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Second Diversity Matters Forum



Second Diversity Matters Forum

The Second Diversity Matters Forum, designed to develop and implement pragmatic approaches towards promoting social cohesion in Commonwealth countries, took place in London in 2003.

Held on March 17 and 18, the forum aimed to further develop themes from the first ever Diversity Matters Forum held in Brisbane in 2001.

The first forum was a bi-partisan approach between the Commonwealth Institute and the Australian Multicultural Foundation and was designed to run alongside CHOGM. Due to CHOGM’s postponement, the forum was run as a project in its own right and successfully concluded with the development of a number of resolutions and projects to be undertaken.

This second forum was co-hosted by the Commonwealth Policy Studies Unit and the Australian Multicultural Foundation and supported by the Commonwealth Foundation, London Development Agency and the Foreign and Commonwealth Office London.

It was designed to further develop themes initiated by participants from the first forum. The program ran over two days and was divided into segments that included plenary addresses by expert presenters in the area of diversity.

This was followed by group discussions and time for questions from participants. In addition four concurrent workshops addressed the themes raised in the plenary addresses with a view to developing resolutions.

The second day of the forum was designed to showcase examples of how to make multicultural communities work, including examples from Mauritius, Malaysia, Australia, the UK, and Trinidad and Tobago.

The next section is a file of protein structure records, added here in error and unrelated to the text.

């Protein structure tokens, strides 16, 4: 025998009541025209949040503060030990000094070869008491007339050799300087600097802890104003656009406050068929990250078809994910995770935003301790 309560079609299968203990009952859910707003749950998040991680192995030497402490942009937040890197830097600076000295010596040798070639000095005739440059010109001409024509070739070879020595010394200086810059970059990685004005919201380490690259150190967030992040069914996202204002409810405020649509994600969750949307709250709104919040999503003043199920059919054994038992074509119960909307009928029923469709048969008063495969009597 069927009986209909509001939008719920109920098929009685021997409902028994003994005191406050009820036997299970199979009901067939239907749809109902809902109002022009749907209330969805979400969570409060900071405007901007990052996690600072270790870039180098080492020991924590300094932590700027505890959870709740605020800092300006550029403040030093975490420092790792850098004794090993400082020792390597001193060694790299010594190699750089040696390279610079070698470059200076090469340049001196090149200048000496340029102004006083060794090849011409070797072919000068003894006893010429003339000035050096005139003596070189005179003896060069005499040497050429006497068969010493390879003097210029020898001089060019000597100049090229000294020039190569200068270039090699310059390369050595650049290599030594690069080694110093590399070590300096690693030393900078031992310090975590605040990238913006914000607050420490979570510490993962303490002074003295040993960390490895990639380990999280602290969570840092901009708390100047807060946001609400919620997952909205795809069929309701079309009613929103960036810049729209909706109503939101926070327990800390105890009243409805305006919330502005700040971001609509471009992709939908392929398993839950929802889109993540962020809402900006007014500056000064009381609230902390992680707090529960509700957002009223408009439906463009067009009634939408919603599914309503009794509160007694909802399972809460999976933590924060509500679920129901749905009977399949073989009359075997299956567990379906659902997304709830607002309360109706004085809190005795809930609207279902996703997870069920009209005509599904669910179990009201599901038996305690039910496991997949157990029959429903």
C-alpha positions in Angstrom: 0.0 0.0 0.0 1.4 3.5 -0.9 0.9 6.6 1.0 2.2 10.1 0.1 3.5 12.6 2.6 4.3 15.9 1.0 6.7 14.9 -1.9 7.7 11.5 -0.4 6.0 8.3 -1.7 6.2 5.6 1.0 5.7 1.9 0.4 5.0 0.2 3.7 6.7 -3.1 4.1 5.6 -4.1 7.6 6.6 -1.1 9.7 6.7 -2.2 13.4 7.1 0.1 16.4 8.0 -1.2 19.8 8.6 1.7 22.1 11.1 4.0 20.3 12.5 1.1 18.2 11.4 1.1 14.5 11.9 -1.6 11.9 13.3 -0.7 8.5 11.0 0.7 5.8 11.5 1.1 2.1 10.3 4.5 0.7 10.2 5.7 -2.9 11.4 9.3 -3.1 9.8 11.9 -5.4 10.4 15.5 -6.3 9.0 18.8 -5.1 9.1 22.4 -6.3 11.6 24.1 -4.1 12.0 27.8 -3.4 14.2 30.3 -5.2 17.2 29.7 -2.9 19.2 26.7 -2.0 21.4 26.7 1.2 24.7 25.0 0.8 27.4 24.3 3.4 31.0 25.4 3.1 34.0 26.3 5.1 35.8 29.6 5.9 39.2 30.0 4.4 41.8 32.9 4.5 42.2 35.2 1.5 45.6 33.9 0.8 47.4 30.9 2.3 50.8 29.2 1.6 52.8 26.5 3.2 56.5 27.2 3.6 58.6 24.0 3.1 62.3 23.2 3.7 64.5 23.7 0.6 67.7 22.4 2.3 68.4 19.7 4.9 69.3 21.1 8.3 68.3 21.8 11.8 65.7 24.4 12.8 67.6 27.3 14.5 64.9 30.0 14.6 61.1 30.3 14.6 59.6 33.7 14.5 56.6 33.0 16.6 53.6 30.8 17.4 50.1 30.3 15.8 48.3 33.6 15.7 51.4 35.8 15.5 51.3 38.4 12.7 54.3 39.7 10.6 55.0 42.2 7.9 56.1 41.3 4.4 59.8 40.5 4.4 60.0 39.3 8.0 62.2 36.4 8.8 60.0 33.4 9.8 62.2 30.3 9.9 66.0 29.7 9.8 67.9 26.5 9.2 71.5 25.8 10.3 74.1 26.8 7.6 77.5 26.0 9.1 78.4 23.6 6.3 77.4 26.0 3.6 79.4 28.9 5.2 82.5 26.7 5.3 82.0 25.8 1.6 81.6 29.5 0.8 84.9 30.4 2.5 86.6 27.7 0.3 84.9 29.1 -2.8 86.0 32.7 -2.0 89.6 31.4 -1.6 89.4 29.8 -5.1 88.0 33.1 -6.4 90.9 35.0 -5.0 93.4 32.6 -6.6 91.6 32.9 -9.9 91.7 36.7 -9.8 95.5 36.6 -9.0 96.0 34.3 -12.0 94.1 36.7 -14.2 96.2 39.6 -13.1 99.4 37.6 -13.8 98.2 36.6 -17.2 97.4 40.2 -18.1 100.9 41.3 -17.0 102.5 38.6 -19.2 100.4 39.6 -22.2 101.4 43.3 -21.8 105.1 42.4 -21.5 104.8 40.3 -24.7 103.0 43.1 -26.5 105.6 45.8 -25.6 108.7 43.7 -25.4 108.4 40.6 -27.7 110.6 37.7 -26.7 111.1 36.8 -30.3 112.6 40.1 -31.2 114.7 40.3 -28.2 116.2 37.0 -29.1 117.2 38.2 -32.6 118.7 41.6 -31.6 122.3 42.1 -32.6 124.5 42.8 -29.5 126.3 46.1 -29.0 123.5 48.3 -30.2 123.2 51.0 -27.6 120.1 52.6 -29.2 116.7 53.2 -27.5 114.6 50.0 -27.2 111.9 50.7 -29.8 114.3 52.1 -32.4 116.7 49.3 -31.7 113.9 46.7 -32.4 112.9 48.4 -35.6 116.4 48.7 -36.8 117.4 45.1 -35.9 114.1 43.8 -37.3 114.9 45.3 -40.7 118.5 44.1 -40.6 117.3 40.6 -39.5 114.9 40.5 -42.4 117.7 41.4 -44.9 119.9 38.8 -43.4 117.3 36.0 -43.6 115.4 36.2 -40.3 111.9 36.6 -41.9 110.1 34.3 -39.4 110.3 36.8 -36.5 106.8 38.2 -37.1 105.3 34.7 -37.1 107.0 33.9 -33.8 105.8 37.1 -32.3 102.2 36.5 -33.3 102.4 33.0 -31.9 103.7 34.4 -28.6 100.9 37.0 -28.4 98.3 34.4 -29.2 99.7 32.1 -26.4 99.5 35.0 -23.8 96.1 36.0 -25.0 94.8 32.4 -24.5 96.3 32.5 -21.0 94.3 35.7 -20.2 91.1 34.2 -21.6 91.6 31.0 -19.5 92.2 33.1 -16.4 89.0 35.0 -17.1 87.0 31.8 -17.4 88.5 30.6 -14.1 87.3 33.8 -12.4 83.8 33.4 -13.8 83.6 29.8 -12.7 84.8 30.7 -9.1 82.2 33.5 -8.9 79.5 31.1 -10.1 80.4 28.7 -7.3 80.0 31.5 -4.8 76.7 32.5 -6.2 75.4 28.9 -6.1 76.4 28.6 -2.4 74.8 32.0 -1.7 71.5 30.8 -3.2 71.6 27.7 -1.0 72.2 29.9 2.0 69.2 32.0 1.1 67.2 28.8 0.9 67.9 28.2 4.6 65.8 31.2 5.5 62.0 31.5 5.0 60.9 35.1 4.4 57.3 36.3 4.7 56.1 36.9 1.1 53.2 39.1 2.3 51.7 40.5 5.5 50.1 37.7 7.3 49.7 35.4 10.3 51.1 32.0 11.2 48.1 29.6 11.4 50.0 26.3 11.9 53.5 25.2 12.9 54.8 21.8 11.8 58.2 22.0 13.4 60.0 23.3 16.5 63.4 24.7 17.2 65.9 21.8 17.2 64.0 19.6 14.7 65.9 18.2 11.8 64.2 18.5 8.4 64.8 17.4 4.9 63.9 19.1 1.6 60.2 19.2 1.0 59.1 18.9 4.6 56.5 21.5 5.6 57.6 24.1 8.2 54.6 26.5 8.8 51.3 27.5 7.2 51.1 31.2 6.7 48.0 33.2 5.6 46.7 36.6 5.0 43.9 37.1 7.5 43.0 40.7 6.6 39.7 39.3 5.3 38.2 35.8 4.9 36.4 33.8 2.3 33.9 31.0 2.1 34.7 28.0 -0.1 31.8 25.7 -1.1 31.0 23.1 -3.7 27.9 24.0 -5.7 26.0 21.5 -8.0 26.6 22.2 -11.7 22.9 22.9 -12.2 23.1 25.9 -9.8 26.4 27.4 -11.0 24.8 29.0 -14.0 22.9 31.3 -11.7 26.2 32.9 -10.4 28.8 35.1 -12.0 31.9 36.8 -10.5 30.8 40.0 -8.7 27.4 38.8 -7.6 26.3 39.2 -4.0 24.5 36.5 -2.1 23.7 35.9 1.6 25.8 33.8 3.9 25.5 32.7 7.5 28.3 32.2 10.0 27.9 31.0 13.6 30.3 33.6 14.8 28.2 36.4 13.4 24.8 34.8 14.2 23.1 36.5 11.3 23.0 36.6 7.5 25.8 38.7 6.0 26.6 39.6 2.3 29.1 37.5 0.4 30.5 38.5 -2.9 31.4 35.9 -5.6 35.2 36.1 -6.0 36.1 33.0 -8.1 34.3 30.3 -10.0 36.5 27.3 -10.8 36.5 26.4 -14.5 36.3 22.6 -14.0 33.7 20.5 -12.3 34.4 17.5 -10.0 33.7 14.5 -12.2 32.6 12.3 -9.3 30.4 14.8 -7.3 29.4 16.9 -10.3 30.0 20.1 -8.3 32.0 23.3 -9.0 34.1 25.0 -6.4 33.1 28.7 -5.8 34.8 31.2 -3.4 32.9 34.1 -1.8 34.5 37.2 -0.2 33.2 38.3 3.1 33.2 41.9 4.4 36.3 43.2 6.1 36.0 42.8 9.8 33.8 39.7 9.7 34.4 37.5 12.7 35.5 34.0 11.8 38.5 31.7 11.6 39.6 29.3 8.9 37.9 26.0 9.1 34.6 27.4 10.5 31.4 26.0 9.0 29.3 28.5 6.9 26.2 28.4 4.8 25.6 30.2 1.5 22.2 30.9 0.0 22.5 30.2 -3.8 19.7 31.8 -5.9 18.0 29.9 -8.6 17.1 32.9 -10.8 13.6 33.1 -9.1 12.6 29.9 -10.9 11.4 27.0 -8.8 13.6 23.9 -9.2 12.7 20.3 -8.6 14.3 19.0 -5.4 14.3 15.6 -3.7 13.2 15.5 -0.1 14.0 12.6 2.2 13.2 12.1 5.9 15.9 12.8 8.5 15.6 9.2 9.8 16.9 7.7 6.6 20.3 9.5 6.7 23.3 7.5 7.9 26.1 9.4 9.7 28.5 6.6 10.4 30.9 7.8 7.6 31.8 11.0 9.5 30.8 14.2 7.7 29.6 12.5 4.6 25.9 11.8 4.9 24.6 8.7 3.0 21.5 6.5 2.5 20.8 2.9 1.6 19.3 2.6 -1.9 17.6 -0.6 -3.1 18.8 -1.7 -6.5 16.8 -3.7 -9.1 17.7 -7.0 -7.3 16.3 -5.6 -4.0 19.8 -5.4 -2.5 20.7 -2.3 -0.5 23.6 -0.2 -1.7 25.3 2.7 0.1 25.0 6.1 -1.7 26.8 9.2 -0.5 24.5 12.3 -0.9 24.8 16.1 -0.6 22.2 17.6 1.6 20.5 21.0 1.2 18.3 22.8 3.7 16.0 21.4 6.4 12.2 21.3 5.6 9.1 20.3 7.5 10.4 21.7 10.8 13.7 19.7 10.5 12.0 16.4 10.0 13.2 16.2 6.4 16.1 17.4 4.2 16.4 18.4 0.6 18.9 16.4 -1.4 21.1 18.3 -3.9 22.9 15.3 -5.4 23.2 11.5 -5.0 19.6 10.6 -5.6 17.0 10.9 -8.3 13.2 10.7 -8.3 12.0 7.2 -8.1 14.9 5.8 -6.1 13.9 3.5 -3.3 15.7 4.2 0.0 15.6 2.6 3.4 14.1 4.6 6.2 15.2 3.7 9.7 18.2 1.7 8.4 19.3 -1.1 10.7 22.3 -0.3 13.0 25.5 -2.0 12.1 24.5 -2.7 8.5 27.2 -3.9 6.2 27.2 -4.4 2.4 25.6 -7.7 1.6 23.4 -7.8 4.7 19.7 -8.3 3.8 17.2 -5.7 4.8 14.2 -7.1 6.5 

The forum concluded with the preparation of an action plan for diversity including the following key recommendations and actions:

  1. The Statement of Principles from the Brisbane Diversity Matters Conference be endorsed by Commonwealth Ministers.
    These Principles can best be summarised in the following way: the obligation of all to have an overriding commitment to the host country; the acceptance by all of common norms and values and of basic structures; cultural respect and the acceptance by all of the right of each to express his or her own cultural or religious heritage; the removal of all barriers of discrimination and equal access to all opportunities; and, the need to maintain, develop and utilise effectively the skills and talents of all regardless of their background. It should also be recognised that these Principles must take into account the special position of Indigenous peoples.

    The Commonwealth Policy Studies Unit, Australian Multicultural Foundation and the Commonwealth Foundation to action this.
  2. The Second Diversity Matters Conference Report and Recommendations to be presented to the Commonwealth Summit, Nigeria 2003, and to the Commonwealth Education Ministers’ Conference.

    The Commonwealth Policy Studies Unit, Australian Multicultural Foundation and the Commonwealth Foundation to action this.
  3. The Commonwealth Policy Studies Unit research typology of communal conflict in different areas, varied responses and success and failures of measures.

    The Commonwealth Policy Studies Unit offered to undertake such research, subject to funding being made available.
  4. Encourage the Commonwealth to initiate a study to identify multi-faith initiatives with the overall view of setting up a Commonwealth Multi-faith Advisory. The Commonwealth to use existing NGOs with previous experience and knowledge in the area.

    The Australian Multicultural Foundation, subject to funding being made available, agreed to coordinate a gathering of all relevant institutions and NGOs within the Commonwealth to further the Recommendations.

For a copy of the Second Diversity Matters Forum Report, download ‘2nd_Diversity_Matters_Conf’ (1mb). (Click here to install Adobe Acrobat Reader).

This report is also available without picture content for slower downloads: ‘2nd_Diversity_Matrs_no_pics.pdf’ (172kb).